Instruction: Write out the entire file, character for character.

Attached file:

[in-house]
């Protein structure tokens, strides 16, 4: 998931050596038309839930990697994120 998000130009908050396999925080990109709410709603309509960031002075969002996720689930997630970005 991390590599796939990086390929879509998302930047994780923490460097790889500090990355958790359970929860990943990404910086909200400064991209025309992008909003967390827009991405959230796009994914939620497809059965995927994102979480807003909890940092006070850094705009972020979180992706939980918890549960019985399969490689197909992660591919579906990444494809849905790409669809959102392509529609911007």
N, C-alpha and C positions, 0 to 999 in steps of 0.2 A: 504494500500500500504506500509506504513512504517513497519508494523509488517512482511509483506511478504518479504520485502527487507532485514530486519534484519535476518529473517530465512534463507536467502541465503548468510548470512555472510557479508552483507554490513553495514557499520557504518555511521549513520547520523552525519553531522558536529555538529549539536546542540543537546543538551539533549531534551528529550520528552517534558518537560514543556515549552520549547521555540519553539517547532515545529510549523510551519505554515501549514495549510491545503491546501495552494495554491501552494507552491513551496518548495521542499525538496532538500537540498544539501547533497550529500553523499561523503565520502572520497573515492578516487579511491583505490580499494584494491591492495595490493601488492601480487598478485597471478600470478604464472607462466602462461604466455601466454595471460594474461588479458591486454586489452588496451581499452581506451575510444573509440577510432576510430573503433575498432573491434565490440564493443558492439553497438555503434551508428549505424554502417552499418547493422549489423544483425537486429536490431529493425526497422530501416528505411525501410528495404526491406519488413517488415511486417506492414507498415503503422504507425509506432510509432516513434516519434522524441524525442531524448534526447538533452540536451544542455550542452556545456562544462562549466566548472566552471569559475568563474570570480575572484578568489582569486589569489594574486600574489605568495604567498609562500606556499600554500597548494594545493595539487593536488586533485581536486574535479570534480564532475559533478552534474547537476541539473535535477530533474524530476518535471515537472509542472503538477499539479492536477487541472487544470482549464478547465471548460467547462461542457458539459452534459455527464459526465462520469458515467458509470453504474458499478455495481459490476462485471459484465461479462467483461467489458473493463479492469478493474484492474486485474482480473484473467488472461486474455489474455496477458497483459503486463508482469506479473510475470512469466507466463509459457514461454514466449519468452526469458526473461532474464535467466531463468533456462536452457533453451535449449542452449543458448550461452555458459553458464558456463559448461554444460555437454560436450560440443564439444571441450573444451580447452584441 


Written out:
[in-house]
């Protein structure tokens, strides 16, 4: 998931050596038309839930990697994120 998000130009908050396999925080990109709410709603309509960031002075969002996720689930997630970005 991390590599796939990086390929879509998302930047994780923490460097790889500090990355958790359970929860990943990404910086909200400064991209025309992008909003967390827009991405959230796009994914939620497809059965995927994102979480807003909890940092006070850094705009972020979180992706939980918890549960019985399969490689197909992660591919579906990444494809849905790409669809959102392509529609911007």
N, C-alpha and C positions, 0 to 999 in steps of 0.2 A: 504494500500500500504506500509506504513512504517513497519508494523509488517512482511509483506511478504518479504520485502527487507532485514530486519534484519535476518529473517530465512534463507536467502541465503548468510548470512555472510557479508552483507554490513553495514557499520557504518555511521549513520547520523552525519553531522558536529555538529549539536546542540543537546543538551539533549531534551528529550520528552517534558518537560514543556515549552520549547521555540519553539517547532515545529510549523510551519505554515501549514495549510491545503491546501495552494495554491501552494507552491513551496518548495521542499525538496532538500537540498544539501547533497550529500553523499561523503565520502572520497573515492578516487579511491583505490580499494584494491591492495595490493601488492601480487598478485597471478600470478604464472607462466602462461604466455601466454595471460594474461588479458591486454586489452588496451581499452581506451575510444573509440577510432576510430573503433575498432573491434565490440564493443558492439553497438555503434551508428549505424554502417552499418547493422549489423544483425537486429536490431529493425526497422530501416528505411525501410528495404526491406519488413517488415511486417506492414507498415503503422504507425509506432510509432516513434516519434522524441524525442531524448534526447538533452540536451544542455550542452556545456562544462562549466566548472566552471569559475568563474570570480575572484578568489582569486589569489594574486600574489605568495604567498609562500606556499600554500597548494594545493595539487593536488586533485581536486574535479570534480564532475559533478552534474547537476541539473535535477530533474524530476518535471515537472509542472503538477499539479492536477487541472487544470482549464478547465471548460467547462461542457458539459452534459455527464459526465462520469458515467458509470453504474458499478455495481459490476462485471459484465461479462467483461467489458473493463479492469478493474484492474486485474482480473484473467488472461486474455489474455496477458497483459503486463508482469506479473510475470512469466507466463509459457514461454514466449519468452526469458526473461532474464535467466531463468533456462536452457533453451535449449542452449543458448550461452555458459553458464558456463559448461554444460555437454560436450560440443564439444571441450573444451580447452584441 